The year is some unknown point in the future and the world has evolved scientifically, especially in the biological  field.  There are some leftovers from the modern age (ipods are mentioned as relics but there's no mention of what has replaced them) but other than some changes in government and the medical field most things are pretty much the same as we know it now.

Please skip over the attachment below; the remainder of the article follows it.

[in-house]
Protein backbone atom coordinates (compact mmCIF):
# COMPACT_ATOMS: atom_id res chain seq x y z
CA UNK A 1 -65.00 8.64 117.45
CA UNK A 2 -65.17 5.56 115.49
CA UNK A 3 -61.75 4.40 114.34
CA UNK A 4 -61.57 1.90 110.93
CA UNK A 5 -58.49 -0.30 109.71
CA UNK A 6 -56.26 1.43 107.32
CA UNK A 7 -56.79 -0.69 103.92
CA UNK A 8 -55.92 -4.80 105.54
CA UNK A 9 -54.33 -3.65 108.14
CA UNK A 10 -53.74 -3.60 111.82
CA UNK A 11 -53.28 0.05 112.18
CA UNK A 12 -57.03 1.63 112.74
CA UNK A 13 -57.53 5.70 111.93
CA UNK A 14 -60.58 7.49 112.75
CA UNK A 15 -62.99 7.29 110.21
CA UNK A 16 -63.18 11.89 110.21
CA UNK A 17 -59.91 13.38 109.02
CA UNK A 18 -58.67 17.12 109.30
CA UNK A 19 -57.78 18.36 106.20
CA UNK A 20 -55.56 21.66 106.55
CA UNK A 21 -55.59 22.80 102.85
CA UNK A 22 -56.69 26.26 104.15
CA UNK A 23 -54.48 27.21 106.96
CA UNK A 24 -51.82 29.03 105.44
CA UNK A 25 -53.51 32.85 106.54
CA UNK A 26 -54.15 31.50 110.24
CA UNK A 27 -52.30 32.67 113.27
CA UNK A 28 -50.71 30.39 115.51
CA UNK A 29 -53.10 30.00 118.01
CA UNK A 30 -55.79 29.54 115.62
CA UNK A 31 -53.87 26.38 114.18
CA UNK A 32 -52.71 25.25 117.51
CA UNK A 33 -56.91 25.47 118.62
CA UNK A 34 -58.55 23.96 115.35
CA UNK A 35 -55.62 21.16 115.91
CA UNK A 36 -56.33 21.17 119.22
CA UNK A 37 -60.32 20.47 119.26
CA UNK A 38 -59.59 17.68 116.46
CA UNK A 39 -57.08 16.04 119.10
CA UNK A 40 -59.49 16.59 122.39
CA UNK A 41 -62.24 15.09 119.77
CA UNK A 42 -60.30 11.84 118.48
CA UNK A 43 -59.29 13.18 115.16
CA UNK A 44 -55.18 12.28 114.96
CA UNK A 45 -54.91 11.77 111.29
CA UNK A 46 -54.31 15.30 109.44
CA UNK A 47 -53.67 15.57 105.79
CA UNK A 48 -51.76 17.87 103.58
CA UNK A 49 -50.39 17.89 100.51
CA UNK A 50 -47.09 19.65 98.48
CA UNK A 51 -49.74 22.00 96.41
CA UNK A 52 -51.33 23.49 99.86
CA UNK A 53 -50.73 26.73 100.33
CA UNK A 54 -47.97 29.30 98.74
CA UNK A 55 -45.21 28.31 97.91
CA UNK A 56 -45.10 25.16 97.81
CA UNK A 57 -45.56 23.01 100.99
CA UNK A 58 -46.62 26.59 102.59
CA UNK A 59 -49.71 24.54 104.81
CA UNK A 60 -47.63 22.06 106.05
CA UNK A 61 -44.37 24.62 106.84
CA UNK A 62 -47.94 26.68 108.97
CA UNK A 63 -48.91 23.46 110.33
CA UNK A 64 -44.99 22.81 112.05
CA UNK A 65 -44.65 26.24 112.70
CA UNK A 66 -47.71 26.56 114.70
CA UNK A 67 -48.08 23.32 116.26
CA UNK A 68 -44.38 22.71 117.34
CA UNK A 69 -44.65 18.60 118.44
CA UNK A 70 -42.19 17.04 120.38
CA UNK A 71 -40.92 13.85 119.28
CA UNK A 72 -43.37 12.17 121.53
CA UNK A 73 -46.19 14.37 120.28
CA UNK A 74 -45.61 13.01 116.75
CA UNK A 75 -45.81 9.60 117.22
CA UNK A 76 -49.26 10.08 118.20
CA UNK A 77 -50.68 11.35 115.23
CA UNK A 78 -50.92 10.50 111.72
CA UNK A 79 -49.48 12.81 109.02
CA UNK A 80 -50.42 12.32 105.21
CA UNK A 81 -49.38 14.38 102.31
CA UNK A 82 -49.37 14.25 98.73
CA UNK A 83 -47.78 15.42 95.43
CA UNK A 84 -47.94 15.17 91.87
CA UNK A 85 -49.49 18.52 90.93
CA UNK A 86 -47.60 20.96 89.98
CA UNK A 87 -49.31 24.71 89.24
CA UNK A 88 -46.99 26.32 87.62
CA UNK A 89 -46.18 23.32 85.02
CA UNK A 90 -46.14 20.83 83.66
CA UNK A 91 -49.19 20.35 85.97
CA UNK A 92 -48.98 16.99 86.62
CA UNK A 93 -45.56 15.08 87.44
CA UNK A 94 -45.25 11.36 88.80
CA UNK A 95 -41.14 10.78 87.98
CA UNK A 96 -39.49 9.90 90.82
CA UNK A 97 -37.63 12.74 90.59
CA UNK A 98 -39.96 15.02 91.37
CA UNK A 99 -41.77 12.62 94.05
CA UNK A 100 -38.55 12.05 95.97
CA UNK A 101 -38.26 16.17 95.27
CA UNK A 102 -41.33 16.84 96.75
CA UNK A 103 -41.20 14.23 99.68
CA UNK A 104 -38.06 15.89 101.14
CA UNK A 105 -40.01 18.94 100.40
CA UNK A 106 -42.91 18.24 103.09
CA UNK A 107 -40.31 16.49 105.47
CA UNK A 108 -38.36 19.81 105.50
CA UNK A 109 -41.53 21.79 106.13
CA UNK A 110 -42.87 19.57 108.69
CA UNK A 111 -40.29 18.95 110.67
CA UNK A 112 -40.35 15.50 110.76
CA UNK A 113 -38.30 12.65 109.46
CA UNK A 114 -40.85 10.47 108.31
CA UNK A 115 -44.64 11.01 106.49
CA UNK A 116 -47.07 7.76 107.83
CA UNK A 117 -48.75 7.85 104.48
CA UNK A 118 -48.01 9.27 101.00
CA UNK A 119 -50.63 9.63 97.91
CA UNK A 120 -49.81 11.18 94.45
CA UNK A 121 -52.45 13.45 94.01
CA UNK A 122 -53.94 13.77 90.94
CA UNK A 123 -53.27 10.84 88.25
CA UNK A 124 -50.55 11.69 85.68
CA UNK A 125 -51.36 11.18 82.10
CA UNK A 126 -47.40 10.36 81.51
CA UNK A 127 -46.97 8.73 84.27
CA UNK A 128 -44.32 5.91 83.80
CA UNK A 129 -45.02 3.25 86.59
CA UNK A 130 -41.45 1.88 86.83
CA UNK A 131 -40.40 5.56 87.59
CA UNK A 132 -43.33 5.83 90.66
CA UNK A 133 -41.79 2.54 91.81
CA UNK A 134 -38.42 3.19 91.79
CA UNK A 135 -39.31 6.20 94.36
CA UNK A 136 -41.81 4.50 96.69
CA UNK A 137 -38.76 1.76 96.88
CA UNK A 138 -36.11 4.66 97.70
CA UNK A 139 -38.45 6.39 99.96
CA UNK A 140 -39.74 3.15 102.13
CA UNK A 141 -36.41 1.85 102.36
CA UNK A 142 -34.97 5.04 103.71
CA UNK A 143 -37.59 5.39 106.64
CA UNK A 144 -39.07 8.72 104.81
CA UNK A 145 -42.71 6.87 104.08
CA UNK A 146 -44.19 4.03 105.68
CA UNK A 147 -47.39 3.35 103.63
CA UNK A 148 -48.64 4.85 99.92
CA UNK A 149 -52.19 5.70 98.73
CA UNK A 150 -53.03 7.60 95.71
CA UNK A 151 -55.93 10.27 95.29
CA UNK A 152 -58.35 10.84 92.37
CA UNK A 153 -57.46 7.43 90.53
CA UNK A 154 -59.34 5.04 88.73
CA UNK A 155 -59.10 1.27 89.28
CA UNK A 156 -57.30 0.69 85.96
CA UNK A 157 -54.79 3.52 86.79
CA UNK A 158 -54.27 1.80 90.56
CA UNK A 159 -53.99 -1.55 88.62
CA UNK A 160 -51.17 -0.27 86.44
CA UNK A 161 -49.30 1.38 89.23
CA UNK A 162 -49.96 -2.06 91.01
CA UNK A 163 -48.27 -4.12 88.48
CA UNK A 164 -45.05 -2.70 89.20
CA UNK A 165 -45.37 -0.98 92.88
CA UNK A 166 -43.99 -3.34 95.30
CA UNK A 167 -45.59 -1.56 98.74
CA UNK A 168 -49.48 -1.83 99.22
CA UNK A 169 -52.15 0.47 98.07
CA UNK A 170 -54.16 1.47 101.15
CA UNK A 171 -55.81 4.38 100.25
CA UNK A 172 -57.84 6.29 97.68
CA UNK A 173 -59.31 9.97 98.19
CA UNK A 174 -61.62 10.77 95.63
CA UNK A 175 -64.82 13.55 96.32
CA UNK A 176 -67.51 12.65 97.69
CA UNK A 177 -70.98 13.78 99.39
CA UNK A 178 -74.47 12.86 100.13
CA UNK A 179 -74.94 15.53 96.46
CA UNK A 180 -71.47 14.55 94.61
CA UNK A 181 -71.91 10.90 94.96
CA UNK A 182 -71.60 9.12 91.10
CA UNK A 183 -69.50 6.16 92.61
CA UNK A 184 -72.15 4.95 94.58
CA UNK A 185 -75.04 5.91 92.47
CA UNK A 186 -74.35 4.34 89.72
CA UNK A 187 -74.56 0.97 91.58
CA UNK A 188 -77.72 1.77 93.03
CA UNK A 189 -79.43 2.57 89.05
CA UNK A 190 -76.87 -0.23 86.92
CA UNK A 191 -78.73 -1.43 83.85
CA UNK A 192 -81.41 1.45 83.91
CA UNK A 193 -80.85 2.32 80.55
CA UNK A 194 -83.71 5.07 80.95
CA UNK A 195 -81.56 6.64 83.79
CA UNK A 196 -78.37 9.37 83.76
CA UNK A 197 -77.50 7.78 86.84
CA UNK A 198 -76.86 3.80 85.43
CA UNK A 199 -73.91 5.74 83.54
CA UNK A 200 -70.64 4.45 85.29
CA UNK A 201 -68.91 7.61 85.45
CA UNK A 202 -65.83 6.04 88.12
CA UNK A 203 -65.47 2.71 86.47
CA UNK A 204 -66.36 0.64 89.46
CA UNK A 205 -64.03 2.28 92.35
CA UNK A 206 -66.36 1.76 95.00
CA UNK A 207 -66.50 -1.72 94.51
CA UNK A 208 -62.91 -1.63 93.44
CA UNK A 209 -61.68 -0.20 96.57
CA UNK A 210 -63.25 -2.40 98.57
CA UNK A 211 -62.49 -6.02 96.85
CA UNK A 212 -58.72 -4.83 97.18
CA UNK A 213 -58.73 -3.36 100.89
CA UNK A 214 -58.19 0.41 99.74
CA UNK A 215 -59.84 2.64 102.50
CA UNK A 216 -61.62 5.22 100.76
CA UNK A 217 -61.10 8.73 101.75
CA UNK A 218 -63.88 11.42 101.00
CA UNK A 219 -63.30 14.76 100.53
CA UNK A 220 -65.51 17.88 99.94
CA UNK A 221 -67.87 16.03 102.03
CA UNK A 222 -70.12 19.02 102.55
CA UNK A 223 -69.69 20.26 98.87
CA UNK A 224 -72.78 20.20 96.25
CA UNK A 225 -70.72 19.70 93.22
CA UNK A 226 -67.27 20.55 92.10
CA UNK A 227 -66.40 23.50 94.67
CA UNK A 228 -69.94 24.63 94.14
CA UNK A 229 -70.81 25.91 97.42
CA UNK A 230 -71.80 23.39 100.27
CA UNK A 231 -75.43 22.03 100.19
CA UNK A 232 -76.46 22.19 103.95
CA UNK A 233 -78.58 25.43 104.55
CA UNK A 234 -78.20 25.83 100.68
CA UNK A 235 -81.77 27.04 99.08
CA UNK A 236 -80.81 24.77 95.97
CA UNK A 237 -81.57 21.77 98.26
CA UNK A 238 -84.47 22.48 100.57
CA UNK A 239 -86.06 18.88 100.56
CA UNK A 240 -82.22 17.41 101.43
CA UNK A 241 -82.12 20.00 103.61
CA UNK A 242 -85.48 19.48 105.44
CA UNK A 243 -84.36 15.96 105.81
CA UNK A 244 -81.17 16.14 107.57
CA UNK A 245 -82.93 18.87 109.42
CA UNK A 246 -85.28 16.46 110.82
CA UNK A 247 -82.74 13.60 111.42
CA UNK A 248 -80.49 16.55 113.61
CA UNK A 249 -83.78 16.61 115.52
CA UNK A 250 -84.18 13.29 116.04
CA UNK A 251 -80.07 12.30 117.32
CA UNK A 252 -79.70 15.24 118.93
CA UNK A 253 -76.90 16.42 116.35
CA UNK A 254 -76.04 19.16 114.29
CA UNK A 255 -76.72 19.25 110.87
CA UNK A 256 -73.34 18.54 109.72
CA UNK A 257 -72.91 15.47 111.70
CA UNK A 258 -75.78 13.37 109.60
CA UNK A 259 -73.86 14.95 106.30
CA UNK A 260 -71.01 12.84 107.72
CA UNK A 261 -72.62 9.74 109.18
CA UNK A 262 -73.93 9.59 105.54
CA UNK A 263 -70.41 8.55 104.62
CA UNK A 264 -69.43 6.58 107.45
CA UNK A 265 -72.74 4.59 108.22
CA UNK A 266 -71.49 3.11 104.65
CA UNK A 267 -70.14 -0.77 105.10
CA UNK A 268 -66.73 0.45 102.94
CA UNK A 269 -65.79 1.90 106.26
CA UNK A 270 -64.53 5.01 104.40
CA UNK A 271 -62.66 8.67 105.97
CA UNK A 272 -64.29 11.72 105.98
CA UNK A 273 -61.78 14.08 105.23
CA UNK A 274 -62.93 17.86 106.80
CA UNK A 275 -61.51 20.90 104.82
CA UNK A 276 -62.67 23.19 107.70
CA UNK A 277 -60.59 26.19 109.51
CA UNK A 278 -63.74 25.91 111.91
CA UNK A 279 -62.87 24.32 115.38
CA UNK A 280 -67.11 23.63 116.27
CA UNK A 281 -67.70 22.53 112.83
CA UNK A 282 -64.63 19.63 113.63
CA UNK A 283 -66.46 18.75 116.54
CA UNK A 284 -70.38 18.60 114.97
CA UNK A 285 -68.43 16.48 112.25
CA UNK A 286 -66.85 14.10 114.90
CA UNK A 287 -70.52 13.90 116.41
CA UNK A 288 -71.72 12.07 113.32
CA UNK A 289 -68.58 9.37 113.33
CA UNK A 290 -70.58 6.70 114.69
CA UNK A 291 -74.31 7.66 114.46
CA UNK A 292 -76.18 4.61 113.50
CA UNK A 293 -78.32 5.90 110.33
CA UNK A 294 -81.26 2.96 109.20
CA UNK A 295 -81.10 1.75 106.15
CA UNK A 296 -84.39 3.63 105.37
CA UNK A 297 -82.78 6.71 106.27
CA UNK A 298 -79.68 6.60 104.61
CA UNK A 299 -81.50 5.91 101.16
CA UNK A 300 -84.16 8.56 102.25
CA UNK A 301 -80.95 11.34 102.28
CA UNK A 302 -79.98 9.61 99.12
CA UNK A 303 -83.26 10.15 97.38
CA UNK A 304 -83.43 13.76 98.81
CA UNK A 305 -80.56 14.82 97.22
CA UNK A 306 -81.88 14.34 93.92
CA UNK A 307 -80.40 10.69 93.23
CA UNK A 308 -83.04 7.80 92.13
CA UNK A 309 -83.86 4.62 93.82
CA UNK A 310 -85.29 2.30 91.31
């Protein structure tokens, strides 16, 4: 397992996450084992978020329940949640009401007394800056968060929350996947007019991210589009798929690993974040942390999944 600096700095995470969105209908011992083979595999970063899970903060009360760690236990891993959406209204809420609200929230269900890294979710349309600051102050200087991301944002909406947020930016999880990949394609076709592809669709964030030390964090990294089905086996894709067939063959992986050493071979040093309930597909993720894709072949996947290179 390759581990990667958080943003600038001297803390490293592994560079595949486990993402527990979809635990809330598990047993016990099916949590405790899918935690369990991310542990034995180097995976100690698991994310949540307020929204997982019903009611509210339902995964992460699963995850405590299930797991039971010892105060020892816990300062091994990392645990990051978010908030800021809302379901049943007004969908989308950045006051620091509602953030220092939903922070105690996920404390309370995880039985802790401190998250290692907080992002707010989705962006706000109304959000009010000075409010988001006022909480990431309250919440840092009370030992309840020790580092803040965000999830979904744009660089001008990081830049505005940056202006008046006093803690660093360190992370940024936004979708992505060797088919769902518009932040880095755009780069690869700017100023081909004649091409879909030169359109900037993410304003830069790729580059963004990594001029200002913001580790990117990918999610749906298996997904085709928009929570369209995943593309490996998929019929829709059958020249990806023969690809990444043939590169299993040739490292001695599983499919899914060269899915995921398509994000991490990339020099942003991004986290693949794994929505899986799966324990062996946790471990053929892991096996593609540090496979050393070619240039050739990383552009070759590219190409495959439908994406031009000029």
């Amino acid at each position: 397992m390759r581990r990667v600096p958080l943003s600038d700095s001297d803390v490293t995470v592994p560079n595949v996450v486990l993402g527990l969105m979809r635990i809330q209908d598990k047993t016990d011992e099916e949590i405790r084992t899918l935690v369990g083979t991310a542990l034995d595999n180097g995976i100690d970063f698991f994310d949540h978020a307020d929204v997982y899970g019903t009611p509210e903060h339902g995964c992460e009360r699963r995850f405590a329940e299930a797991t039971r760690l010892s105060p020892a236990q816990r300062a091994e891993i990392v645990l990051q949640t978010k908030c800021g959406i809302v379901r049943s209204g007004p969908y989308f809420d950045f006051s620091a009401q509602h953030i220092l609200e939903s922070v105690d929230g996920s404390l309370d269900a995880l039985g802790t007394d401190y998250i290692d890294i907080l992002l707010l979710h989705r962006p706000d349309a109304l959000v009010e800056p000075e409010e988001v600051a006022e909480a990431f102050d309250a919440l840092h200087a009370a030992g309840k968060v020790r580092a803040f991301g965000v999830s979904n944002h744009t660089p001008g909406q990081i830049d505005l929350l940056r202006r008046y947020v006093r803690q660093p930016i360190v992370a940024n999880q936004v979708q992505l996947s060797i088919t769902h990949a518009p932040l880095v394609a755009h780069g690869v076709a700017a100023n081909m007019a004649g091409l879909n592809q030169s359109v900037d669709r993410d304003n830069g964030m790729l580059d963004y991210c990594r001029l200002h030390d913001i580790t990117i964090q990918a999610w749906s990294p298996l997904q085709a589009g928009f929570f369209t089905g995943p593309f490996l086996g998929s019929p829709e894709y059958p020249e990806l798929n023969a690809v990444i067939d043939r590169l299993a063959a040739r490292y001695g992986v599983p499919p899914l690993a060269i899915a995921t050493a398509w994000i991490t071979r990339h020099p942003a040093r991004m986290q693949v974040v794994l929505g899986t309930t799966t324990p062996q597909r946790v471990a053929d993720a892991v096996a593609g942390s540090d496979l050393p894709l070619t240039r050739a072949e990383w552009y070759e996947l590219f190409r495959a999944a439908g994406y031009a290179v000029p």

Several years earlier there had been an all-out war waged between 2 factions; the pro-lifers and the pro-choicers.  The military/medical fields were called in as a supposed neutral third party during negotiations and submitted an idea that they assumed would make both sides see the ridiculousness of their arguments.  Instead, they all jumped at it as a brilliant solution and the Bill of Life was adopted, outlawing fetal abortions.  However, parents were given the opportunity to 'unwind' or retroactively abort their children anywhere between the ages of 13 and 18 if they so chose. Unwinding entailed sectioning off each and every piece of the person for use in accident or disease victims as well as cosmetic/plastic surgery. A sort of extreme organ donor program where not one cell goes to waste.  The idea being that the individual was not killed but rather continued to live on in small part in each of their recipients.  Thus there was still the population control needed, choice involved, but no actual murders being committed.  Or were they?